Discussions about health care reform tend to focus on payment methods. Critics assert that insurance companies (in concert with pharmaceutical companies and hospitals) are the primary causes of runaway costs. While there is a relationship between payment methods and quality of care, too much time has been spent on the former part of the equation. To reform the American health care system we must begin our analysis by looking more deeply into how care is delivered. Read the rest of this entry »
I have treated many performers: musicians, actors and dancers. They are a colorful, exciting group of men and women who choose to follow their dreams, listen to their inner voices, and dedicate their lives to the creative process. I respect and admire them.
A particular subgroup of that culture has become a treatment niche of mine: the tribe of circus performers. I have treated trapeze artists for shoulder injuries, contortionists for low back pain, and clowns for a multitude of “clown injuries”, ranging from falling off chairs (backwards) onto their backs to sliding down poles upside down and hitting their heads. (Ouch!) Read the rest of this entry »
The Insurance Game: A Brief History of the American Health Care System from the Perspective of a Chiropractor with a View Toward the Future, Part OneJune 15, 2013
A few weeks ago, a patient gleefully told me that he had gotten excellent new health insurance through his employer. The coverage included more chiropractic visits than his previous insurance plan, yet his co-pay was still minimal.
It was difficult for me to share his excitement—especially since I knew what he would tell me next. Read the rest of this entry »
You’ve been at the computer for six hours and feel that familiar tug. From your upper back, spreading slowly to your neck and grabbing the base of your skull, stiffness turns to pain and the dull ache turns sharp. Your movement becomes restricted. Unable to turn your head, you tell yourself that it is time to see your chiropractor. You remember that it has been a year since you saw him last. Read the rest of this entry »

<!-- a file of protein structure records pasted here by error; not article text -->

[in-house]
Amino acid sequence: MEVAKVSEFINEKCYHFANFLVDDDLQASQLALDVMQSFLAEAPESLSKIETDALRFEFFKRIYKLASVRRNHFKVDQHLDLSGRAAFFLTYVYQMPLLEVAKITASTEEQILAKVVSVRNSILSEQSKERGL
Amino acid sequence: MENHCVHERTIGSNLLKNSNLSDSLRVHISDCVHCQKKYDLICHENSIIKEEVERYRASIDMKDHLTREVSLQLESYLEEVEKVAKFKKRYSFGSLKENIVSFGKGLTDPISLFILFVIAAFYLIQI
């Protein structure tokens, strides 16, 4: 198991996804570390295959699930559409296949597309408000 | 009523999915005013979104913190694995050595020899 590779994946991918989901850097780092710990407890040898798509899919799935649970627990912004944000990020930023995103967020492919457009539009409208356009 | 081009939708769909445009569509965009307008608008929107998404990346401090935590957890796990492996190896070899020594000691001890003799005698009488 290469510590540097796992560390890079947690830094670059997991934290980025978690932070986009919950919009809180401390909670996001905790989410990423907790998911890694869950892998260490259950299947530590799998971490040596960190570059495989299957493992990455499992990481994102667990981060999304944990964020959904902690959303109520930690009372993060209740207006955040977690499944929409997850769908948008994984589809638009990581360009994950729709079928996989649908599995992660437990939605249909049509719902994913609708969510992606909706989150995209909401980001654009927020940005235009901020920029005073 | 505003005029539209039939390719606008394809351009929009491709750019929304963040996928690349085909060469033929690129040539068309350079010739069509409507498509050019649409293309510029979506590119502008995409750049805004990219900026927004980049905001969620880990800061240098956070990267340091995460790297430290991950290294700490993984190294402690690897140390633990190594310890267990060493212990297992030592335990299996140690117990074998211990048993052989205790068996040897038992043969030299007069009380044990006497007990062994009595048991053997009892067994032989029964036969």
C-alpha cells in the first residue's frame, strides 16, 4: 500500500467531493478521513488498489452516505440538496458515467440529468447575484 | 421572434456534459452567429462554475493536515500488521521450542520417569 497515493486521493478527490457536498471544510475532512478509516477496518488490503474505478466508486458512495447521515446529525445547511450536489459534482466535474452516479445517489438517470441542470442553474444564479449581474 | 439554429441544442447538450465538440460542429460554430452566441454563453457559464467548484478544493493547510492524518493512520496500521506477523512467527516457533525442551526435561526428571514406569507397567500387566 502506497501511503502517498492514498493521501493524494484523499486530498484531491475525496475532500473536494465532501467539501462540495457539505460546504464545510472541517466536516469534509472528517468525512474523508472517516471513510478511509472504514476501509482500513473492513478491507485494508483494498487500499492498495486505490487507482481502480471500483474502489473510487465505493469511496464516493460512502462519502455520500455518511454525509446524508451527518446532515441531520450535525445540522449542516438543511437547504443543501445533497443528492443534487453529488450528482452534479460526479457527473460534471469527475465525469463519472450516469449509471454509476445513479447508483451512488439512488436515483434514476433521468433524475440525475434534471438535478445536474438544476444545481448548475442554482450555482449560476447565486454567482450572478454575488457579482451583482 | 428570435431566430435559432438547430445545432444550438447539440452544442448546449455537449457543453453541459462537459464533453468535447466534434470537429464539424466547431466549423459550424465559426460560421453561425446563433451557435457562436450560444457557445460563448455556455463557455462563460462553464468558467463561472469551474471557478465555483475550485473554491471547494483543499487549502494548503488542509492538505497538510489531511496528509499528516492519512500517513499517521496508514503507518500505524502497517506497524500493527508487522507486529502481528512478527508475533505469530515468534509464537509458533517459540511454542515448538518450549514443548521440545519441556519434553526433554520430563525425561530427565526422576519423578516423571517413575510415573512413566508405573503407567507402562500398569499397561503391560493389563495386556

Most people come to see me because they have pain: neck pain, lower back pain, head pain. And they want relief.
I first take a history. How long have they had the complaint? What makes the pain worse? What relieves it? Have they had any car accidents or sports injuries? What kind of work do they do? Do they exercise? And so on. Read the rest of this entry »
I first traveled to Burma in 1996, co-leading an educational tour with a group of eighteen students from New College of California. Burma had just opened to the west after thirty years and Aung San Suu Kyi, the democratically elected president, who had been under house arrest by the military regime since her election in 1988, had just been released. Read the rest of this entry »
You go for your yearly medical check up. The doctor listens to your heart and feels your pulse. Your blood is drawn and your blood pressure is taken. Looking at the sphygmomanometer (blood pressure cuff), she reports a number: 120/80. “Perfect”, she says and when your lab results come in showing all of your serum levels falling within the normal range, you are declared healthy and told to return in a year for another evaluation. Read the rest of this entry »
It’s the second set of the night. The Les Paul strung over your shoulders pours out hard and soulful sounds through the Mesa Boogie Mark IV (78 pound, 85 tube watt) combo amp. As you reach for that perfect note, bent over in trance, you feel a twinge in your lower back, then a sharp stab deep in your spine, and the life is suddenly sucked out of that singing lead. Coming down from the clouds, mind and body are re-connected, your body telling your mind to stop doing what it is doing. And you think about loading the amp into the car after the gig. Read the rest of this entry »